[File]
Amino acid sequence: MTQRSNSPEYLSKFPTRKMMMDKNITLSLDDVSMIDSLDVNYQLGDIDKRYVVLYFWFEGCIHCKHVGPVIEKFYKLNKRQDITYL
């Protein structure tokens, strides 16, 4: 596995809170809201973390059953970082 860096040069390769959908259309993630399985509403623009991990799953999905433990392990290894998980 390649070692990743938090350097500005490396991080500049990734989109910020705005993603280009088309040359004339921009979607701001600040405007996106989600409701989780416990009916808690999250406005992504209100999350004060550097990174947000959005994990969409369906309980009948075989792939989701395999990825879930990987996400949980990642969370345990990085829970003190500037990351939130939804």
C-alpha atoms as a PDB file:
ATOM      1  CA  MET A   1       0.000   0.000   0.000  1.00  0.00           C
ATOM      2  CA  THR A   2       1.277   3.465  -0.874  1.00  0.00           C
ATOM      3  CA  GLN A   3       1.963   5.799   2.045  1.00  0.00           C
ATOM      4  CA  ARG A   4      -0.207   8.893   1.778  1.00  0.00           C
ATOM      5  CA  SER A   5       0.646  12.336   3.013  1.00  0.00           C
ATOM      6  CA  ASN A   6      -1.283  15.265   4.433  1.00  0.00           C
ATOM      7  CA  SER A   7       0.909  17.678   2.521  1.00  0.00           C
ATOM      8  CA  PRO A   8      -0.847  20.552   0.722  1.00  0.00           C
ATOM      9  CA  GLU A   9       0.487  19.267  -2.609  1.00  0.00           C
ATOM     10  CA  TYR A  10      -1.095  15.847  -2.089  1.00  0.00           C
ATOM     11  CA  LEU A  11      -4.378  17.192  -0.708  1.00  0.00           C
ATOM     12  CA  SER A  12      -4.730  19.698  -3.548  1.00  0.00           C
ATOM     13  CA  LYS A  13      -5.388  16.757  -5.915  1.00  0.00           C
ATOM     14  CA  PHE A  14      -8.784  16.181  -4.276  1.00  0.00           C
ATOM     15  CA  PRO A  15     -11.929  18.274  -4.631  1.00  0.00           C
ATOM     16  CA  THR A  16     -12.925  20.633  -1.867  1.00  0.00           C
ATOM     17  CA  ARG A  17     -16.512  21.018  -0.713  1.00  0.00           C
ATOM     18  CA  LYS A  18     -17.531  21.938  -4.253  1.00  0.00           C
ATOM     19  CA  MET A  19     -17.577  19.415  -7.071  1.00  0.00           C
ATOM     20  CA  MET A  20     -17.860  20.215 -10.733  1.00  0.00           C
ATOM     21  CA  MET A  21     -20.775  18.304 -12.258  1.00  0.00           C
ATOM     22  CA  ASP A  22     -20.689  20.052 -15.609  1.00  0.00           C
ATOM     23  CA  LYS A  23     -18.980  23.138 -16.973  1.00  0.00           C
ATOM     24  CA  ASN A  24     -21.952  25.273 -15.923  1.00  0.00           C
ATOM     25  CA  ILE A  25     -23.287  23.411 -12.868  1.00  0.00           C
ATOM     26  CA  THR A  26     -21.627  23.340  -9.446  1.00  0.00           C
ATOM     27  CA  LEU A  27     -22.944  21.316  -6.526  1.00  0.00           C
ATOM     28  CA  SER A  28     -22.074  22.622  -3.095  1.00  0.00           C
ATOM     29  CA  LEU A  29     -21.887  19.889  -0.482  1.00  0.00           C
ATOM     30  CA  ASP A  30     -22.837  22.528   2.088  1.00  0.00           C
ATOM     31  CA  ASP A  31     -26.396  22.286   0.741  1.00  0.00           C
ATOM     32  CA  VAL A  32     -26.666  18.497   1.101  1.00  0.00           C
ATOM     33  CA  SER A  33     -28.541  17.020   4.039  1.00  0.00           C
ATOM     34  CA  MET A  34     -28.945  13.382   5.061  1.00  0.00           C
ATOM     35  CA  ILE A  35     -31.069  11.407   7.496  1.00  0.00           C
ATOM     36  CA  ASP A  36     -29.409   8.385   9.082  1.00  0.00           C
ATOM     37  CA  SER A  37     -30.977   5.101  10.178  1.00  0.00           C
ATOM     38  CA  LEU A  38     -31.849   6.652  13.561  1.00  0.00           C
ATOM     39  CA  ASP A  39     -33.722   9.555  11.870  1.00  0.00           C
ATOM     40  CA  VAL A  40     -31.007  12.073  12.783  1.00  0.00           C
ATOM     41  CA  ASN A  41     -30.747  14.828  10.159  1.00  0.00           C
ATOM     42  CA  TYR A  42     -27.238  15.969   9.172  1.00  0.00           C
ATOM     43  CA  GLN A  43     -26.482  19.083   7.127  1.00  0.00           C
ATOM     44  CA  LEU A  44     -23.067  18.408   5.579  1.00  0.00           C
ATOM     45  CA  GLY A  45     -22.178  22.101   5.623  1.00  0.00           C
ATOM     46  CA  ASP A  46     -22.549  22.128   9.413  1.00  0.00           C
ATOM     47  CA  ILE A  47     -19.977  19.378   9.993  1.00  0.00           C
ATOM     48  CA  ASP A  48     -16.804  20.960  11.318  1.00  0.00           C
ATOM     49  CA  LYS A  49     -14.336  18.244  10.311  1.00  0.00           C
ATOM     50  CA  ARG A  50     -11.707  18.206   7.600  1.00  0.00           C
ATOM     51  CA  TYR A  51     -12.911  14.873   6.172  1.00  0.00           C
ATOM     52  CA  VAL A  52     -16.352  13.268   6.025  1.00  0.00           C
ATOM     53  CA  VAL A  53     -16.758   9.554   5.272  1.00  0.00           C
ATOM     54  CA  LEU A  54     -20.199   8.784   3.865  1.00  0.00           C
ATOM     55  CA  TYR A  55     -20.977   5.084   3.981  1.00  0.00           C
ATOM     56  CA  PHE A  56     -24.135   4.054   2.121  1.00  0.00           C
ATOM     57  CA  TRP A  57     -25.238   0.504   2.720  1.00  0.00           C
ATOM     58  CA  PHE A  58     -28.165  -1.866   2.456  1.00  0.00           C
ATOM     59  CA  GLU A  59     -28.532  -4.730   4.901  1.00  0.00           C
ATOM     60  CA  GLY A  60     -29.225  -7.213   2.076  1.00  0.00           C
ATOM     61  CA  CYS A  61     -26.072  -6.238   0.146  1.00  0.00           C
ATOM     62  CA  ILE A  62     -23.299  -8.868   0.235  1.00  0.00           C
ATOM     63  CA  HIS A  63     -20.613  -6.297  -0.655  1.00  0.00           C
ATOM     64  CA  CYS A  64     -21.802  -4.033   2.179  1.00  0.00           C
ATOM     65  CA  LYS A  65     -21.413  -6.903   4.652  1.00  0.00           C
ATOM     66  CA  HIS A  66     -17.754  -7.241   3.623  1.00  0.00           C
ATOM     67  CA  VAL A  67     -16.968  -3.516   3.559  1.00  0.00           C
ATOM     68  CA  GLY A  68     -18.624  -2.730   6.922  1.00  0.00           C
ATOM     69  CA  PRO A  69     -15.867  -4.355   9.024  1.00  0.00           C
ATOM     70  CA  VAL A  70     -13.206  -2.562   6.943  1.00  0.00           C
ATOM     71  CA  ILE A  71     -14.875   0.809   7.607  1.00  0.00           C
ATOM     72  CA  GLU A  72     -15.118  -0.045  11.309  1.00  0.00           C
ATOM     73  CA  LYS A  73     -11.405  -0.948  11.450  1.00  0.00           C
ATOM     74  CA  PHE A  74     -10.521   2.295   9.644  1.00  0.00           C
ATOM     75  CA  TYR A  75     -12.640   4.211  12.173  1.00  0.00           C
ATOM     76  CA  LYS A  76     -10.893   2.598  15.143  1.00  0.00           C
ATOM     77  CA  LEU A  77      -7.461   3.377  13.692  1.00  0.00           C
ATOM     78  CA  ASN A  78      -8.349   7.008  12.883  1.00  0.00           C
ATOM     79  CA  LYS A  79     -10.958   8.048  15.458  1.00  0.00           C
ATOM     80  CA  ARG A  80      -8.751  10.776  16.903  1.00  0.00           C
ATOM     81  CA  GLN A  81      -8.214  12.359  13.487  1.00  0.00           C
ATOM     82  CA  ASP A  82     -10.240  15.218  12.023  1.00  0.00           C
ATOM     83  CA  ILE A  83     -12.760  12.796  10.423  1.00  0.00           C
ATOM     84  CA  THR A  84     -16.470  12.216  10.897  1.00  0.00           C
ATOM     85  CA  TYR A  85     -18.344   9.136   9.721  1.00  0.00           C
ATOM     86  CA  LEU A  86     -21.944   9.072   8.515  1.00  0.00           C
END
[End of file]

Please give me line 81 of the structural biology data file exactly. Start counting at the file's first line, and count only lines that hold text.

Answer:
ATOM     78  CA  ASN A  78      -8.349   7.008  12.883  1.00  0.00           C